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U.S. Education Department Warns Schools Against Discrimination Toward Muslim and Refugee Students


A “Dear Colleague” guidance letter, signed by former U.S. Education Department (USED) Secretary Arne Duncan and Acting Secretary John King, warns school leaders against “targeting of particular students for harassment or blame,” particularly Muslim and Syrian refugee students.

According to the Washington Post, the guidance letter comes following a 2014 survey conducted by the Council on American-Islamic Relations (CAIR)—of Muslim youth aged 11-18 in California—that found 55 percent of Muslim youth reported being “bullied” at school because of their Islamic religion during this past year.

“This is twice as high as the national statistic of students reporting being bullied at school,” CAIR reports. “Many students experienced multiple types of bullying; however, the most common type of bullying American Muslim students faced was verbal at 52%.”

As Breitbart News has reported, while CAIR portrays itself as a civil rights group, the organization has often embraced radical Islamist groups such as the Muslim Brotherhood.

The USED guidance letter—dated December 31, 2015, but embargoed until Monday, January 4, 2016—said: “[W]e are writing to enlist your help, as educational leaders, to ensure that your schools and institutions of higher education are learning environments in which students are free from discrimination and harassment based on their race, religion, or national origin.”

The letter continued:

We support your efforts to ensure that young people are not subjected to discrimination or harassment based on race, religion, or national origin, particularly at this time when fear and anger are heightened, and when public debate sometimes results in the dissemination of misinformation. Such inappropriate conduct in schools can take many forms, from abusive name-calling to defamatory graffiti to physical violence directed at a student because of a student’s actual or perceived race or ancestry, the country the student’s family comes from, or the student’s religion or cultural traditions. If ignored, this kind of conduct can jeopardize students’ ability to learn, undermine their physical and emotional well-being, provoke retaliatory acts, and exacerbate community conflicts.

We cannot permit discrimination or harassment in schools against students based on their actual or perceived race, religion, or national origin, because parents and students look to you for leadership, their hearing from you that such conduct is unconditionally wrong and will not be tolerated in our schools will make a real difference. In response to recent and ongoing issues, we also urge you to anticipate the potential challenges that may be faced by students who are especially at risk of harassment — including those who are, or are perceived to be, Syrian, Muslim, Middle Eastern, or Arab, as well as those who are Sikh, Jewish, or students of color. For example, classroom discussions and other school activities should be structured to help students grapple with current events and conflicting viewpoints in constructive ways, and not in ways that result in the targeting of particular students for harassment or blame.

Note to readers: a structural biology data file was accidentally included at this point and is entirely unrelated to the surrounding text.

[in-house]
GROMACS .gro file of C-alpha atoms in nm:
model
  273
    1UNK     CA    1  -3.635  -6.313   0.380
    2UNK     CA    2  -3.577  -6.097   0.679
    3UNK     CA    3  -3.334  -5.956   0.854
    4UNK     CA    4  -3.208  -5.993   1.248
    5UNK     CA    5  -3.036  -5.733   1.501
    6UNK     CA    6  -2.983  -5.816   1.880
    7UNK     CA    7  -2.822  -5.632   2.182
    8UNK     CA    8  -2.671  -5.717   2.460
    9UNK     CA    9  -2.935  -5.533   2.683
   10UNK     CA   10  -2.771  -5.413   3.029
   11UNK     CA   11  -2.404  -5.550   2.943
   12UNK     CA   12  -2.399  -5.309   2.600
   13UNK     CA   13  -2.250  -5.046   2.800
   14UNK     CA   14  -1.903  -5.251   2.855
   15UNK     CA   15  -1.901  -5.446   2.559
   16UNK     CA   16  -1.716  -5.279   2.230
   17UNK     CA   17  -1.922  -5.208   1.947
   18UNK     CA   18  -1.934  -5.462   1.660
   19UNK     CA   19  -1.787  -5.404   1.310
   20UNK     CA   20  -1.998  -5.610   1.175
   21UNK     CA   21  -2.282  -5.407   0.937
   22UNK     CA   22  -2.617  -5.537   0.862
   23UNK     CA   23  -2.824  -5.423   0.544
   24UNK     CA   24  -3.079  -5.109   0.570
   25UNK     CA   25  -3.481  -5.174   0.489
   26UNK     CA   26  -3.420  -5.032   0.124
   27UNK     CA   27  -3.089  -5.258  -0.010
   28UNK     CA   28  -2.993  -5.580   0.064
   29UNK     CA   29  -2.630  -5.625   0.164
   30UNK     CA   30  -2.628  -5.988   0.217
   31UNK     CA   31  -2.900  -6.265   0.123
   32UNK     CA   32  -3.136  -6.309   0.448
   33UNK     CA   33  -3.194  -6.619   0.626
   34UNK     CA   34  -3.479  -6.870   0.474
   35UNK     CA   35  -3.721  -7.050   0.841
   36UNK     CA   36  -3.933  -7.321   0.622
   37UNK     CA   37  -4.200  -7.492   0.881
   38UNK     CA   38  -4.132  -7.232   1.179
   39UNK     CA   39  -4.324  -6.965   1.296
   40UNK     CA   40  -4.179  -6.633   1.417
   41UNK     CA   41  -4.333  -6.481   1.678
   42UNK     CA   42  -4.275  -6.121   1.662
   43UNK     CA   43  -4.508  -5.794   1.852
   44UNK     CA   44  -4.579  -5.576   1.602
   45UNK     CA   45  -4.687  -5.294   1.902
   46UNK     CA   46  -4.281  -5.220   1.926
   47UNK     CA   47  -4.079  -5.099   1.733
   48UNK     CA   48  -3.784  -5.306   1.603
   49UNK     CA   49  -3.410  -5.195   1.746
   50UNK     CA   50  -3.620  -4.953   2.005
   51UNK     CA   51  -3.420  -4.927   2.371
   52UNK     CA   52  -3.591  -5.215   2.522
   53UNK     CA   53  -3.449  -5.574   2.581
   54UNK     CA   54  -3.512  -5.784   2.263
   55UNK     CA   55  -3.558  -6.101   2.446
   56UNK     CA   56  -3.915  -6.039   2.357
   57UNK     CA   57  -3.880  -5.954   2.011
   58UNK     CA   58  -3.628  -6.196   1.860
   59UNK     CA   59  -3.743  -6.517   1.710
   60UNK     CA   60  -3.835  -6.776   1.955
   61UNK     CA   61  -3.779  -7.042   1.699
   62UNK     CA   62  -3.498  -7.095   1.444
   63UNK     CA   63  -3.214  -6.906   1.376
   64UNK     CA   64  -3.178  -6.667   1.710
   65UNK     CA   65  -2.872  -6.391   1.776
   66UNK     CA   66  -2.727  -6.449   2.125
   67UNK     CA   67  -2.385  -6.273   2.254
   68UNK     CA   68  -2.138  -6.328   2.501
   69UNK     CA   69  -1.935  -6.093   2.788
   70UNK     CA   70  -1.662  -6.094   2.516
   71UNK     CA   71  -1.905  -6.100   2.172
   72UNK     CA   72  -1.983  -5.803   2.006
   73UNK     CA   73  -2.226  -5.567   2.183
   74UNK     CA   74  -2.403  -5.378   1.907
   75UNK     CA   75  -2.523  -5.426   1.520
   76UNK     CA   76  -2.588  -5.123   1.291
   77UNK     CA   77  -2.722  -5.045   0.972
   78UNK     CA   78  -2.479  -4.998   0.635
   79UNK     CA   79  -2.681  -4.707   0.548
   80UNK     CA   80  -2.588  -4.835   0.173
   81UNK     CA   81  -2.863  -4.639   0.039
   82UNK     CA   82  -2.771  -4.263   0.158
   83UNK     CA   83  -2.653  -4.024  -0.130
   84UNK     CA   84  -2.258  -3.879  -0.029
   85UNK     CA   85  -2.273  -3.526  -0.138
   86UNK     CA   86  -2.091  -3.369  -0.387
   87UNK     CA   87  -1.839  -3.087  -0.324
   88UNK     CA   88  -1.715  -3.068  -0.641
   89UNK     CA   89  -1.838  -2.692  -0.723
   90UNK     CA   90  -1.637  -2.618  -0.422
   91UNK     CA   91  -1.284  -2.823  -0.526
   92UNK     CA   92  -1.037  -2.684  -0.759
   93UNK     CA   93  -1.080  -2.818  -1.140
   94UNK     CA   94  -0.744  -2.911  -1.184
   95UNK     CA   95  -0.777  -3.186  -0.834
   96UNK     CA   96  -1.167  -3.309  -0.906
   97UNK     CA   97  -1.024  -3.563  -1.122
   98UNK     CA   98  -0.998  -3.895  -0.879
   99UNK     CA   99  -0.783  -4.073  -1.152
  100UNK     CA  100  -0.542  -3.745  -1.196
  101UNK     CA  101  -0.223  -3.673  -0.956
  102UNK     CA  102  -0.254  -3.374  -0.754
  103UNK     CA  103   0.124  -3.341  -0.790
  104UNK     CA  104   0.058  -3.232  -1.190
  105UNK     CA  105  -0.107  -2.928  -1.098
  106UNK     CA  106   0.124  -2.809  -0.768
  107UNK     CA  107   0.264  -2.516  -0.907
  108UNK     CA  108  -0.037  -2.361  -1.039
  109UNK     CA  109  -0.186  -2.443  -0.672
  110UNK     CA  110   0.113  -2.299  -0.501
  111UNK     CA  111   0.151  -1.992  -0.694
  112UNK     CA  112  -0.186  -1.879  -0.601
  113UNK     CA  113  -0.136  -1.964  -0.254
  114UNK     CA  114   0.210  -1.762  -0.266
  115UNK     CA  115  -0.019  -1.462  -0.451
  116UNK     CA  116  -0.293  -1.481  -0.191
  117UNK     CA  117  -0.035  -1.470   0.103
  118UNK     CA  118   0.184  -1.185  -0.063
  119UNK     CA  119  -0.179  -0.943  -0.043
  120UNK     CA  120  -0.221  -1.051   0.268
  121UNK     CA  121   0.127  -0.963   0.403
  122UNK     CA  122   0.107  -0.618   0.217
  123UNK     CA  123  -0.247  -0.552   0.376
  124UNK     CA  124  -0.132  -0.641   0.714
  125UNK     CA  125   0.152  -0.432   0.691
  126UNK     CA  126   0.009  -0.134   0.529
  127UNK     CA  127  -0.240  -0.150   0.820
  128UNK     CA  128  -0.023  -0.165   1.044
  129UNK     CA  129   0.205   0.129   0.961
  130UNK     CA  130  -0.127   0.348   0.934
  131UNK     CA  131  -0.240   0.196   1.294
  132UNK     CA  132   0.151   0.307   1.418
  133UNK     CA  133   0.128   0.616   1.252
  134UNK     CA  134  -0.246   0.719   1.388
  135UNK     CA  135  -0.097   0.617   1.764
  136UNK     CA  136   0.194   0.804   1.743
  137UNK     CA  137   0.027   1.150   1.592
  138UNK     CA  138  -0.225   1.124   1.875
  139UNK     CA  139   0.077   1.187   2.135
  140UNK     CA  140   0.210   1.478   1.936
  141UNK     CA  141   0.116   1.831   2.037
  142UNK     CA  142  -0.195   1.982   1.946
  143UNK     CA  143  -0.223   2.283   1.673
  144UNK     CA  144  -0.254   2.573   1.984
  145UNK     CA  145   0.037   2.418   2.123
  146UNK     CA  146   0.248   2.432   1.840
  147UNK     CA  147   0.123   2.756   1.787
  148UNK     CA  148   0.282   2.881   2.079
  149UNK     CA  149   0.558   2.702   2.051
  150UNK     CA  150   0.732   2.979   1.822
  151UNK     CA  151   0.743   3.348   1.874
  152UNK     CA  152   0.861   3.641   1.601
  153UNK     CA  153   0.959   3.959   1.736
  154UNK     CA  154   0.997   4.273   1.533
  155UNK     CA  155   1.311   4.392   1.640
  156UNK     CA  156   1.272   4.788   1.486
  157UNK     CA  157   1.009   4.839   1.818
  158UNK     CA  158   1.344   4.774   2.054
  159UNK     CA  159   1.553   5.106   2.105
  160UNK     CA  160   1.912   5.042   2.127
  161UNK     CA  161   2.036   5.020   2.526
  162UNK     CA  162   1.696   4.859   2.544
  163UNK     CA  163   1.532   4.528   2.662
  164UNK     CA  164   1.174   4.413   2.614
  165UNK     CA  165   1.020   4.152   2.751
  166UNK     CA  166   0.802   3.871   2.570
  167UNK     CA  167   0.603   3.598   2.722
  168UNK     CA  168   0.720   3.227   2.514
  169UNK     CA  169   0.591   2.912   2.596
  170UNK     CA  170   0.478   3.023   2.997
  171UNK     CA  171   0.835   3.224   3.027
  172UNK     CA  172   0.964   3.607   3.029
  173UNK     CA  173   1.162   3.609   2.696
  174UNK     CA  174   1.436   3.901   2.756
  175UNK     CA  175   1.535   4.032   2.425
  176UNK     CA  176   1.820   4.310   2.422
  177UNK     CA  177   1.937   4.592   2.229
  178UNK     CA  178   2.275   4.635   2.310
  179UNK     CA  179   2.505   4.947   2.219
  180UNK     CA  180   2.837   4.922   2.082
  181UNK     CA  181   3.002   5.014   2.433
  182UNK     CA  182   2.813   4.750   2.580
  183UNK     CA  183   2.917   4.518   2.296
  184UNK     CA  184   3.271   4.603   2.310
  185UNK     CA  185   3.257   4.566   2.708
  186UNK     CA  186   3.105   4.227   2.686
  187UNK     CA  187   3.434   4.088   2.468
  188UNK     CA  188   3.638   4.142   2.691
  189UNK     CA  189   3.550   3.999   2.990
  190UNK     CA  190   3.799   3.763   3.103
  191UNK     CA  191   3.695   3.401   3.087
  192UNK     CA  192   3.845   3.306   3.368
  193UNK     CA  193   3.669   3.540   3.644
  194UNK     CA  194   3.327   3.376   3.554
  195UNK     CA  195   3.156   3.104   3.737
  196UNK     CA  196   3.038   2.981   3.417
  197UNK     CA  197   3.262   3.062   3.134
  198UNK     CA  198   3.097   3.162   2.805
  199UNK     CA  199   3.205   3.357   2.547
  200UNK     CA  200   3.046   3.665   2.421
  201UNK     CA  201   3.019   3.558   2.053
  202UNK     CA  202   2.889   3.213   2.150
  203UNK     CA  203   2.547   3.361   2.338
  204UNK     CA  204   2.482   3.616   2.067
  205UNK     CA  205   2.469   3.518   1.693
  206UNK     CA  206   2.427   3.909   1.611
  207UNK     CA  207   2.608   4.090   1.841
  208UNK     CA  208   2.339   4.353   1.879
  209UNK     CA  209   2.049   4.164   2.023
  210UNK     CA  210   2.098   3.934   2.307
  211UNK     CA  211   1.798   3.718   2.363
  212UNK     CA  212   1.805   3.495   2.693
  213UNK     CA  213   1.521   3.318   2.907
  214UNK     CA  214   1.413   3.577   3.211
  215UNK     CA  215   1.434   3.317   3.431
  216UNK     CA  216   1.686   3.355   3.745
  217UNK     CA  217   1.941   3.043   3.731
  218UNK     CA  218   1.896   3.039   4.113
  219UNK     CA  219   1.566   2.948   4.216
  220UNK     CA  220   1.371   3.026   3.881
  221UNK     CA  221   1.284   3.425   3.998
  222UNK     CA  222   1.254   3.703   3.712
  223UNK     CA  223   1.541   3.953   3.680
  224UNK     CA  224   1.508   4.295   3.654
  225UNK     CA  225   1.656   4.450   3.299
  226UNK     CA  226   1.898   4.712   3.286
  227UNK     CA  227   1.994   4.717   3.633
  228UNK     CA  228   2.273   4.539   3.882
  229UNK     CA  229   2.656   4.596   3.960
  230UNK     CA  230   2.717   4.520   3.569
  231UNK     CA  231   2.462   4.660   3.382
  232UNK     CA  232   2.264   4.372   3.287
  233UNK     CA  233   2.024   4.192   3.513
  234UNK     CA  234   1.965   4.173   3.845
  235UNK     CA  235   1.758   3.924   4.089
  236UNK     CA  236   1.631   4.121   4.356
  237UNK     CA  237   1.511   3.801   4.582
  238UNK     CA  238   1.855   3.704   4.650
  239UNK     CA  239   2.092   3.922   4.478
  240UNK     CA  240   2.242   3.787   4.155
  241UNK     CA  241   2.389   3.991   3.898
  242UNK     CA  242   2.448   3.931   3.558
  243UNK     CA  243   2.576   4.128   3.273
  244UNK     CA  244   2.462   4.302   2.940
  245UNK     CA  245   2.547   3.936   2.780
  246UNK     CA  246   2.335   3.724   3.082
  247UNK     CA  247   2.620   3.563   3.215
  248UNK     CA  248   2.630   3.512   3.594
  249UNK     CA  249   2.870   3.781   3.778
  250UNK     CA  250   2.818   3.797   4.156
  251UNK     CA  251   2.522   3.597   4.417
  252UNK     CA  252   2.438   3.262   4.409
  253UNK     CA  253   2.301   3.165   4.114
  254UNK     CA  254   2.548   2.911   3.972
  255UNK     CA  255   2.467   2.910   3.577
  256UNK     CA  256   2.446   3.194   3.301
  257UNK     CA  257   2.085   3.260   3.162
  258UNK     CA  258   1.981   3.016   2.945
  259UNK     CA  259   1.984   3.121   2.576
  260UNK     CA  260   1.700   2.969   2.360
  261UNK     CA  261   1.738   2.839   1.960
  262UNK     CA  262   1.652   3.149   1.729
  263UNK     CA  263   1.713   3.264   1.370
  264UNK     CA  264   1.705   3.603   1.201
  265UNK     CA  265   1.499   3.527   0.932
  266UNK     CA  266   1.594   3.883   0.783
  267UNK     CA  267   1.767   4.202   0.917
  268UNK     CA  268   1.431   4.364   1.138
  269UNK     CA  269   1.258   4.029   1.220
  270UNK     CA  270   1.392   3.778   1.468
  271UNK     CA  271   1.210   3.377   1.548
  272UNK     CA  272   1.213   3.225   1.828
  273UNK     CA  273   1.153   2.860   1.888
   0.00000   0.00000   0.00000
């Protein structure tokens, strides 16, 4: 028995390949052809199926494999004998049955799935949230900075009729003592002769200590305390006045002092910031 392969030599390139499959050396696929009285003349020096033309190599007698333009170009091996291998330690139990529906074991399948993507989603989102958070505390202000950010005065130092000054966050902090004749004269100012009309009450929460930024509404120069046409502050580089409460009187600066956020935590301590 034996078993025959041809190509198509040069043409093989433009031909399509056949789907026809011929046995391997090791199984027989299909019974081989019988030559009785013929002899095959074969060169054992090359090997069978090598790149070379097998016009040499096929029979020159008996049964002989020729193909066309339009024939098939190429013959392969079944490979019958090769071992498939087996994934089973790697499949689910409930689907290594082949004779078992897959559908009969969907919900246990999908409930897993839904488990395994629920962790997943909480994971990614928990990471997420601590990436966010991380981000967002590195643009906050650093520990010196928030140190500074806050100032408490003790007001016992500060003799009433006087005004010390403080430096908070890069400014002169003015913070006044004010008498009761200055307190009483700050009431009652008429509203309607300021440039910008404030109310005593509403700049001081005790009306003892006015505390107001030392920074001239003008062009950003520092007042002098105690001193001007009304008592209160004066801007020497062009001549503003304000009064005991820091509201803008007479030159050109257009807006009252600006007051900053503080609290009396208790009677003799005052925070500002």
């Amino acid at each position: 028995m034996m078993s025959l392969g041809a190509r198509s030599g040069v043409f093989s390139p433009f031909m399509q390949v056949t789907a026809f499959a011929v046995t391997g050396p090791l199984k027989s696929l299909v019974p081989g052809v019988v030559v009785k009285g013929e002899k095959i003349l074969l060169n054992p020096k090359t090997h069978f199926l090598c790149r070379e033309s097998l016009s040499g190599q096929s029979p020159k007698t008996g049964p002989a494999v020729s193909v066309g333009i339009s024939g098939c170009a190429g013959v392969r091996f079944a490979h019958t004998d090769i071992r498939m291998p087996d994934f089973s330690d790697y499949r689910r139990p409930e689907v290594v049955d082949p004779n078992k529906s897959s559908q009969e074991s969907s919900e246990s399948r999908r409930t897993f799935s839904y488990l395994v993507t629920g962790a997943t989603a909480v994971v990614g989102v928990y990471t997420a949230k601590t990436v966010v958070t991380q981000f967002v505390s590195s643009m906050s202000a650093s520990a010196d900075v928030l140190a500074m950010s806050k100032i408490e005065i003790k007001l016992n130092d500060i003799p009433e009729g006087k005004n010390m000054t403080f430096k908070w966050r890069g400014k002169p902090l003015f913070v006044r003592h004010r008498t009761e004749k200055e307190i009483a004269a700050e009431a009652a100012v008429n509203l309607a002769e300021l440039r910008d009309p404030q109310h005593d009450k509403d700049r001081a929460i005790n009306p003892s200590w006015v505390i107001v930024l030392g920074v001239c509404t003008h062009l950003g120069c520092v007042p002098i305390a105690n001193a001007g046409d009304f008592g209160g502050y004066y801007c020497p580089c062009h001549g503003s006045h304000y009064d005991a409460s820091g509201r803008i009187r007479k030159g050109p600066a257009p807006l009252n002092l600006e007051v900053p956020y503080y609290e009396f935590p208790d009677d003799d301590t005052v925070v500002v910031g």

In mid-December, State Department official Anne Richard testified before the House Oversight and Government Reform Committee, “Four percent of all the Syrians we have brought have been Christian or other minorities.”

As reports, only 53 of the 2,184 Syrian refugees admitted to the United States since civil war broke in Syria in 2011 are Christians, while 2,098 are Muslims.

Calling upon school leaders to ensure schools are “safe, respectful, and nondiscriminatory learning environments,” Duncan and King refer to ideas generated during a meeting with college campus leaders from schools throughout the country in November, which developed solutions to racism on campus such as:

  • Institute a statement of values.
  • Teach cultural competency.
  • Make “teachable moments.”
  • Lead from the top.
  • Diversify leadership and faculty.
  • Deal swiftly with complaints.
  • Support student-led efforts.

Duncan and King let school leaders know that administrators may find their institutions’ “strongly held values” are challenged by others who create “dissonance.”

The two federal leaders urge “students, staff, and parents to report all incidents of harassment and bullying so that the school can address them before the situation escalates.”

In its survey titled, “Mislabeled: The Impact of School Bullying and Discrimination on California Muslim Students,” CAIR asserts, “Islamophobia, the fear or hatred of Islam and Muslims, in larger society filters into the school environment and manifests as teacher discrimination and student bullying.”

“The consequences of encountering Islamophobia at school are numerous,” CAIR states. “Muslim students may feel marginalized, disempowered, and begin to internalize negative stereotypes. Minority students who feel disconnected or alienated from the school environment will lack confidence, suffer academically, and fail to fully invest in their future.”

CAIR warns that “safe and inclusive school environments” must include textbooks that are “current and free of Islamophobic bias” and teachers who know “how to teach in diverse and multicultural classrooms and create inclusive environments by becoming familiar with the various religious identities of their students in addition to their racial, ethnic, sexual, and gender identities.”

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